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IRS Impersonators and Other Scams

I recently collaborated with Arlington Community Federal Credit Union (ACFCU) to present a workshop at two local retirement communities. It was called called “IRS Impersonators and Other Scams: Tips to Identify and Avoid Them.” ACFCU and I recognized that retired individuals are targeted by scammers because they often have assets that attract thieves. 

IRS impersonators are in the news all the time, but they were just one example that we discussed of scammers who use technology to reach out and steal your money and confidential information. Other scams include callers impersonating the Microsoft Help Desk and Dominion Virginia Power – services that you don’t want to have a problem with.

We couldn’t possibly describe every scam. New scams are created all the time. In our workshop, we emphasized using healthy skepticism when your phone rings or when you get an email from an unknown (or even a known) sender. Tips that we shared to identify scams included:

  • Be skeptical of any contact that you did not initiate; if you want to verify, hang up and call the legitimate business, charity or tax agency.
  • If you answer and no one is there immediately, hang up.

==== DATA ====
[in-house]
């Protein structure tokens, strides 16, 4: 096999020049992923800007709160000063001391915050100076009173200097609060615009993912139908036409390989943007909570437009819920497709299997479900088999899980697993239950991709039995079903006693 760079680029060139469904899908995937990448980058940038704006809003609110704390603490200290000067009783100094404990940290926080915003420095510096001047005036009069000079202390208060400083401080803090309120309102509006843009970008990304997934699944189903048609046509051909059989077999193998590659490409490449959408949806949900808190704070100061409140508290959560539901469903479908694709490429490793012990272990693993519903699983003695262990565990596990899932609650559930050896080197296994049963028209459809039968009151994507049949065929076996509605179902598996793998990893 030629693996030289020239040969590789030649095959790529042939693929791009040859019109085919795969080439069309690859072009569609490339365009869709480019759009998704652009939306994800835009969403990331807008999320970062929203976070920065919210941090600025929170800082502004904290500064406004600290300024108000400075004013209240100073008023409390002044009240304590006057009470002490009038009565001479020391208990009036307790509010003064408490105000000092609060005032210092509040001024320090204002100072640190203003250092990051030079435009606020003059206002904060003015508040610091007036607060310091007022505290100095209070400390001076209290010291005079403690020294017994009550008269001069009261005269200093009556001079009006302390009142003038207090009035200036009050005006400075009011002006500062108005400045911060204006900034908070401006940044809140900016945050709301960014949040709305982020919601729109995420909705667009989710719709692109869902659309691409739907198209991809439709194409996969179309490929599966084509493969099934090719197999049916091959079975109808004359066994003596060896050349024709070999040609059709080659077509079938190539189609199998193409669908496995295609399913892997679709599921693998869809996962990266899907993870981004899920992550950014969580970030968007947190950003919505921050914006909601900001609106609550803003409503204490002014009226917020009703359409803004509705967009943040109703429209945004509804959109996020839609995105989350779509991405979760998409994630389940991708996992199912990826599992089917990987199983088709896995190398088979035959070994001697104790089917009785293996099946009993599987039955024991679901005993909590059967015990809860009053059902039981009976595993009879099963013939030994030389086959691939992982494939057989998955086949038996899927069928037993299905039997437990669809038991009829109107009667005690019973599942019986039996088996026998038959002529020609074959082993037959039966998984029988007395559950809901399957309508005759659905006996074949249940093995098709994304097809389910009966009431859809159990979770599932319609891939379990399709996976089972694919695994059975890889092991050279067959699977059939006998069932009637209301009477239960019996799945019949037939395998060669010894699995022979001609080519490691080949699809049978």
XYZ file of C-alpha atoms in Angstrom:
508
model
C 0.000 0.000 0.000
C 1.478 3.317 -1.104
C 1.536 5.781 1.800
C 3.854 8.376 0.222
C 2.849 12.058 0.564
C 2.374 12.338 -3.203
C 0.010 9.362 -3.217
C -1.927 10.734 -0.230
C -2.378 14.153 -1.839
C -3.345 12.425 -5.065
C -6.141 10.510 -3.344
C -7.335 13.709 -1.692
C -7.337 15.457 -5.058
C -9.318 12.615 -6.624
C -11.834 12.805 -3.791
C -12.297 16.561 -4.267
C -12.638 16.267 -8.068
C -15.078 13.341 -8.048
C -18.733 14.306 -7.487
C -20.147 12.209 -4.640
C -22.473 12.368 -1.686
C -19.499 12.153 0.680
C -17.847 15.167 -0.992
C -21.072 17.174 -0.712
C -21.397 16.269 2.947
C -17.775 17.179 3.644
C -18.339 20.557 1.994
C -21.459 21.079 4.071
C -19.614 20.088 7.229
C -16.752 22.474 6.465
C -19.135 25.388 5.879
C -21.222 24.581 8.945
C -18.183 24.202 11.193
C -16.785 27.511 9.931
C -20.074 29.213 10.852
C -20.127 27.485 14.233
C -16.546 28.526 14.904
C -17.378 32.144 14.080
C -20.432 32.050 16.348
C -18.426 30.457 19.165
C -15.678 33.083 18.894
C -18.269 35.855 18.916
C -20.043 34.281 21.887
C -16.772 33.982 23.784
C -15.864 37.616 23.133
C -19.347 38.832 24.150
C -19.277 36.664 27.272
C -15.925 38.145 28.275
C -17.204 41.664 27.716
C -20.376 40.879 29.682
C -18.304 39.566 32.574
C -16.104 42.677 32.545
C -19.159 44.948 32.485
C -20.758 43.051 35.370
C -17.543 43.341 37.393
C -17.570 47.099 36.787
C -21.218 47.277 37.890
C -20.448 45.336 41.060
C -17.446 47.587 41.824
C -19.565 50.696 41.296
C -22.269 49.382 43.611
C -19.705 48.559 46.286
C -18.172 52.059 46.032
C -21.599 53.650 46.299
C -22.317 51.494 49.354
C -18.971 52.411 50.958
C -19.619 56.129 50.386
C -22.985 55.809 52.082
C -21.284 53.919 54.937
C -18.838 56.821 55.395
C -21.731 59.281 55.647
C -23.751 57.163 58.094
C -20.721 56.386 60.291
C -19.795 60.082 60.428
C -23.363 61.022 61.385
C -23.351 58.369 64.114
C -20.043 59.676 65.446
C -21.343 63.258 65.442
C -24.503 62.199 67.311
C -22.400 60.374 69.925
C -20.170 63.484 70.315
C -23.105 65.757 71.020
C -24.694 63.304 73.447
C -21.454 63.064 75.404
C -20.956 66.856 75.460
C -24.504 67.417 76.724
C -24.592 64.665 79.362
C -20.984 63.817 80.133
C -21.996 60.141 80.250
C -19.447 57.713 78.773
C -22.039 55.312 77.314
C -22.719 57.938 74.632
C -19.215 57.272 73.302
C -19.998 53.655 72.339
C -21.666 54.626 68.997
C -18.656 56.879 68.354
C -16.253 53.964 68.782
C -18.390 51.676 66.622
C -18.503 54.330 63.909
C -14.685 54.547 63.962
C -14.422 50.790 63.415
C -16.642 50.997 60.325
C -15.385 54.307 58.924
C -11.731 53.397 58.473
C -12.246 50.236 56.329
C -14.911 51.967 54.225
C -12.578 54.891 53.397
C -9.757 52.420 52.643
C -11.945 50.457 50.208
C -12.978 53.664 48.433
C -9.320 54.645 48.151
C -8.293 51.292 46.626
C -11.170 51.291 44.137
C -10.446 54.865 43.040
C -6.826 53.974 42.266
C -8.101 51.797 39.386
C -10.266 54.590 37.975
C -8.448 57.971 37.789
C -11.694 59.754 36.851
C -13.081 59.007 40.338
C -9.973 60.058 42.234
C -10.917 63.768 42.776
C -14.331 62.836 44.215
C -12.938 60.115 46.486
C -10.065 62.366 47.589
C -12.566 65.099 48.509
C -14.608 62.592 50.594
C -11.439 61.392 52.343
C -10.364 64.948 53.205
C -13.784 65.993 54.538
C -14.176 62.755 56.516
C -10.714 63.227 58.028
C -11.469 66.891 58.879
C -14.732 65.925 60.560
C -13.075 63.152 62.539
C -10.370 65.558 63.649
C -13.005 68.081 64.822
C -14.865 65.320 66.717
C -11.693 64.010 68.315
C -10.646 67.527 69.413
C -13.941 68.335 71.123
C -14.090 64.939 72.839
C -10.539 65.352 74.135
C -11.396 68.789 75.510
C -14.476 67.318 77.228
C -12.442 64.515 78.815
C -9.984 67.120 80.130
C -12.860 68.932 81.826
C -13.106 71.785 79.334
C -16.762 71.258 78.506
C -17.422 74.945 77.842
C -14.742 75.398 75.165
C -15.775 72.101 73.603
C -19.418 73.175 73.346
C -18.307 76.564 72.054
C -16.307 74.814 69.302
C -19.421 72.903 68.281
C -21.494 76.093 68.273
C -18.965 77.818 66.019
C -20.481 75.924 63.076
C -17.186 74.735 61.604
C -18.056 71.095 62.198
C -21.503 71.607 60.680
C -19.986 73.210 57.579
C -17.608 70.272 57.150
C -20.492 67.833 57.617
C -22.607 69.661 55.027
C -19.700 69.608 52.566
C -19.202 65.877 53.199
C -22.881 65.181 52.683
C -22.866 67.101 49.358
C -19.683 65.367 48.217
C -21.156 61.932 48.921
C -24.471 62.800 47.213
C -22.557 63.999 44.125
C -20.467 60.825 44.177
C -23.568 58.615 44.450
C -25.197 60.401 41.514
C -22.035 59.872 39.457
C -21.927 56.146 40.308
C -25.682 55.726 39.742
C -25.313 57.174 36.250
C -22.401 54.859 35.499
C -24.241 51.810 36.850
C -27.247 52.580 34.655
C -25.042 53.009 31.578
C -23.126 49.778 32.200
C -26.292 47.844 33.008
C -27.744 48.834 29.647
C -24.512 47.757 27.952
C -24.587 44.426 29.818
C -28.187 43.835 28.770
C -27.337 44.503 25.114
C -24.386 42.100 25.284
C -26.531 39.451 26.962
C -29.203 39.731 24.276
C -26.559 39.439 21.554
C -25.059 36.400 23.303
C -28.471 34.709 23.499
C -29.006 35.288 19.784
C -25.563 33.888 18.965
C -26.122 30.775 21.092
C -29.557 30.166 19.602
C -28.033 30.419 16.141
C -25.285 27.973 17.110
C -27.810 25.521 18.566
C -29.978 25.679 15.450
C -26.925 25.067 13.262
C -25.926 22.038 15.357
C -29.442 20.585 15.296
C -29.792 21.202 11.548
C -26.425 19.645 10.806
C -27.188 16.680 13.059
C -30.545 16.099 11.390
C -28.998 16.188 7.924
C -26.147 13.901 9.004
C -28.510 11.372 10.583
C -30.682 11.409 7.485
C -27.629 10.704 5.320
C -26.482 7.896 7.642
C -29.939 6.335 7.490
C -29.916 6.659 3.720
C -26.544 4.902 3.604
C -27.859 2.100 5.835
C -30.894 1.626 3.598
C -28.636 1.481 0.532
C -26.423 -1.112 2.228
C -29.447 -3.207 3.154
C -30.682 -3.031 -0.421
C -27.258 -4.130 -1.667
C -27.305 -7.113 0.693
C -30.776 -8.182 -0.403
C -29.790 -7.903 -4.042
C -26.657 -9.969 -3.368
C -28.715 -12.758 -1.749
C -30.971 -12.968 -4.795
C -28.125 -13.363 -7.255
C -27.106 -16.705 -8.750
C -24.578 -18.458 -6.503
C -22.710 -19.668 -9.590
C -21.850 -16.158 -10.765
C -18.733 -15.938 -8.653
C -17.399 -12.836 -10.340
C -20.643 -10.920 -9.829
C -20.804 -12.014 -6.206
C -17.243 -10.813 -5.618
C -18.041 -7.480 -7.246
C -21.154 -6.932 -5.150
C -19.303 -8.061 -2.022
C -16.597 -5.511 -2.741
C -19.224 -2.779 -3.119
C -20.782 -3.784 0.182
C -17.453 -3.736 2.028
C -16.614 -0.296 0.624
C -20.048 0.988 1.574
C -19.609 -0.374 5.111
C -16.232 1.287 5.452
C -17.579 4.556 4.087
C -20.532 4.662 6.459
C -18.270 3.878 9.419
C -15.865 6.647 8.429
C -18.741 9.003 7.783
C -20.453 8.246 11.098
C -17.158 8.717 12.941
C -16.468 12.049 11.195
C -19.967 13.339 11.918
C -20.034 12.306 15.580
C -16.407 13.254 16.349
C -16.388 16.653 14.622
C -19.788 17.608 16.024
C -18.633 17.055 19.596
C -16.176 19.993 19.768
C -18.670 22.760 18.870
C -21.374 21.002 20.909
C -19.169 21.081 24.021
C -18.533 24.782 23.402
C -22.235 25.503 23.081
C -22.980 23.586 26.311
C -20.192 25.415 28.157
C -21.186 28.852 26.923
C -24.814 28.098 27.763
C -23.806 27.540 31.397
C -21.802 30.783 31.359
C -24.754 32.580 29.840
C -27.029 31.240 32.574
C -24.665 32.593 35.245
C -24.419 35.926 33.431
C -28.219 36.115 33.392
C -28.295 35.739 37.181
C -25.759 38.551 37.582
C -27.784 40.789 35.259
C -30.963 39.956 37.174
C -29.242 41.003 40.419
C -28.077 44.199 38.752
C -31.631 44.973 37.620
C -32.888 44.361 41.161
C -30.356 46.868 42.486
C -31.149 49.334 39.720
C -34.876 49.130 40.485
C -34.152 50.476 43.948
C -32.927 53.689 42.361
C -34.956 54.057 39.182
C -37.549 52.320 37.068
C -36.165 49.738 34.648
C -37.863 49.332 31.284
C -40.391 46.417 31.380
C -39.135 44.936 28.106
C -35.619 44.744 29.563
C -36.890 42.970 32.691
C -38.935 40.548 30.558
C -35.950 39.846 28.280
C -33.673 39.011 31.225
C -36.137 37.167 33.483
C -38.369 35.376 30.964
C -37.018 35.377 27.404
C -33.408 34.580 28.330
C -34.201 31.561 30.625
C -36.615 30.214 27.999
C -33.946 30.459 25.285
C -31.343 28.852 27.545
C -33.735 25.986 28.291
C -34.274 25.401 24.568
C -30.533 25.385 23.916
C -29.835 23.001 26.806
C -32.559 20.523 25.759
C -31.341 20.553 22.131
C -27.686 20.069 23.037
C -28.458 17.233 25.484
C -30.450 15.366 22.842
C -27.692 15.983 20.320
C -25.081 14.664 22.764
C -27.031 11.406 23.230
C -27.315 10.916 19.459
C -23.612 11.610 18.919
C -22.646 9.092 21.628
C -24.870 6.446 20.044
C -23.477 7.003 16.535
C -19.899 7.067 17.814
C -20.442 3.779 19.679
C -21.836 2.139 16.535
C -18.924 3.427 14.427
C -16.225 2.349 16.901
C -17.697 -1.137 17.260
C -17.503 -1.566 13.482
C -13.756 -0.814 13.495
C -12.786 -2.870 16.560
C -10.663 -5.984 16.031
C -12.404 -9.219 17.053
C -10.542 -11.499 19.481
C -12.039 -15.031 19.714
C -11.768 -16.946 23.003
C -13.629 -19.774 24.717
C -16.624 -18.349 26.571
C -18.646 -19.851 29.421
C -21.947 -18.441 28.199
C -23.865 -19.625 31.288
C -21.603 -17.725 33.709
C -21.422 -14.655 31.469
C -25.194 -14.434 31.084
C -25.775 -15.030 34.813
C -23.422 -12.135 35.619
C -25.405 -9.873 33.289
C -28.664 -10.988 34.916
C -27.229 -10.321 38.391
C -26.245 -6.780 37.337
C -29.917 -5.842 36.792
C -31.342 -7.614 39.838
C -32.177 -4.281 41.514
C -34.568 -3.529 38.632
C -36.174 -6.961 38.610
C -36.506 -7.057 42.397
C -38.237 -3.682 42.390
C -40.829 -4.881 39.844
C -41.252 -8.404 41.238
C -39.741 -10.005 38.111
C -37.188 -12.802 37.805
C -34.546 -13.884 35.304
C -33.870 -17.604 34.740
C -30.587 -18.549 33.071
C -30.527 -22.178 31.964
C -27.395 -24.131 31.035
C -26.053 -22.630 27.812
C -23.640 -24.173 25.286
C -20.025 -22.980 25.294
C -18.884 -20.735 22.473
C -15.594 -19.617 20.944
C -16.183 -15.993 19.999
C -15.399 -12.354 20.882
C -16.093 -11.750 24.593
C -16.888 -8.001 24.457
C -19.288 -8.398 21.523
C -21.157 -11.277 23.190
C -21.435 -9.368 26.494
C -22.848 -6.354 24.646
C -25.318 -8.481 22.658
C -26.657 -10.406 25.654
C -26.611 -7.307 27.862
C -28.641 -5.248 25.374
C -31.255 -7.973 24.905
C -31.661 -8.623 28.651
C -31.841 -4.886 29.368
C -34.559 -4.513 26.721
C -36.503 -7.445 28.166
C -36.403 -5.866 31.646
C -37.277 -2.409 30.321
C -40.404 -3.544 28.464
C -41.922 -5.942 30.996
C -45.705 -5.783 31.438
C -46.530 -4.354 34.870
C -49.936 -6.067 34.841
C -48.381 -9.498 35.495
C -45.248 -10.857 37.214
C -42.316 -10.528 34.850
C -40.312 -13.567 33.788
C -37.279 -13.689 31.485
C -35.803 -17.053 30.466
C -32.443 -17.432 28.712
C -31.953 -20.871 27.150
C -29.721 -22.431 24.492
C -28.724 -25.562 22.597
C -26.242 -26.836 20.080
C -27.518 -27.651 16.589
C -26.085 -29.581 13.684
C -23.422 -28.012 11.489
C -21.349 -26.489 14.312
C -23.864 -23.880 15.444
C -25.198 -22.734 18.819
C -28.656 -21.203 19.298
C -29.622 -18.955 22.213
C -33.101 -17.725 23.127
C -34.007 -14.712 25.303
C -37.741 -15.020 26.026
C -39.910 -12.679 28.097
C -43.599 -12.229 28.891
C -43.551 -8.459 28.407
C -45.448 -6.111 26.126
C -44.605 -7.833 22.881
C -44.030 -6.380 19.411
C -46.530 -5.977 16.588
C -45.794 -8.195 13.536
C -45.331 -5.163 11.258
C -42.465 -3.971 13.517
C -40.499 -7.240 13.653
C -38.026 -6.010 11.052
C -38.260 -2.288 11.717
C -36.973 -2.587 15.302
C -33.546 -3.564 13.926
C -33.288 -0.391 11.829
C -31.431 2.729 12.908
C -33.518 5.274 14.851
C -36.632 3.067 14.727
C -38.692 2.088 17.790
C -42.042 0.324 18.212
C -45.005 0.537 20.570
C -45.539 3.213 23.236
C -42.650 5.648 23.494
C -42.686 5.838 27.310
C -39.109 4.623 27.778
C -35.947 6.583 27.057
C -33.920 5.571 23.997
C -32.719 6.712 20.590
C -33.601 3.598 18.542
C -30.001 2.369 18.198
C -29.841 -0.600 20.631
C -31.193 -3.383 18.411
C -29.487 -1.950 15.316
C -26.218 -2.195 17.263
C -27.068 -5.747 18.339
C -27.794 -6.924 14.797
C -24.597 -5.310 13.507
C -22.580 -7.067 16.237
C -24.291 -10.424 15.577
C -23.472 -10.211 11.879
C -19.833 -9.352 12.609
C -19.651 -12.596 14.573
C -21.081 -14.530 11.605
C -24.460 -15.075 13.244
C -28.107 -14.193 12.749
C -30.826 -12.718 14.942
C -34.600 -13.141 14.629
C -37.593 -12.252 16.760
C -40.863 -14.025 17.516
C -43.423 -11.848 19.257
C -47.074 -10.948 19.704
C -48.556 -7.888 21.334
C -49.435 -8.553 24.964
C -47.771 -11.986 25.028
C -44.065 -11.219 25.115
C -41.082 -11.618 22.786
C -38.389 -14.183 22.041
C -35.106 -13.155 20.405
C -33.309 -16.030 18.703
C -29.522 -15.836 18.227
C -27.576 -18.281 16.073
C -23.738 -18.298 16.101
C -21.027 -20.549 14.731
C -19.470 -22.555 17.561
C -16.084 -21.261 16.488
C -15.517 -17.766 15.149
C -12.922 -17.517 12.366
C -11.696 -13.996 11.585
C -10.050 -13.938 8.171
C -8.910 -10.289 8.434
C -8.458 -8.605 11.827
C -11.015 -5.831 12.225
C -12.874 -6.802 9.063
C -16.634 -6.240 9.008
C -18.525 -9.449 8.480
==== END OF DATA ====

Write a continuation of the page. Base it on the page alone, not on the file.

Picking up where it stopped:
• Do not click on any links in unexpected emails or emails from unknown sources.
  • Look at the return email address and subject line and delete if they do not appear to be from a legitimate sender.
  • Any offer via email or phone that sounds too good to be true is likely a scam.

Email “phishing” scams are very popular because they can send huge volumes very quickly. To me, the most insidious phishing scams come from IRS imposters because hey, who isn’t afraid of the IRS? 

Protect yourself! Remember that the IRS does not send emails about your tax refund or sensitive financial information. Most IRS communication is still through the good old-fashioned USPS. If you receive an email claiming to be from the IRS that contains a request for delinquent tax balances or financial information, immediately do the following:

  1. Don’t reply, open any attachments or click on any links. 
  2. Visit the IRS’ identity protection page.
  3. Forward the email as-is to the IRS at [email protected]
  4. Delete the original email.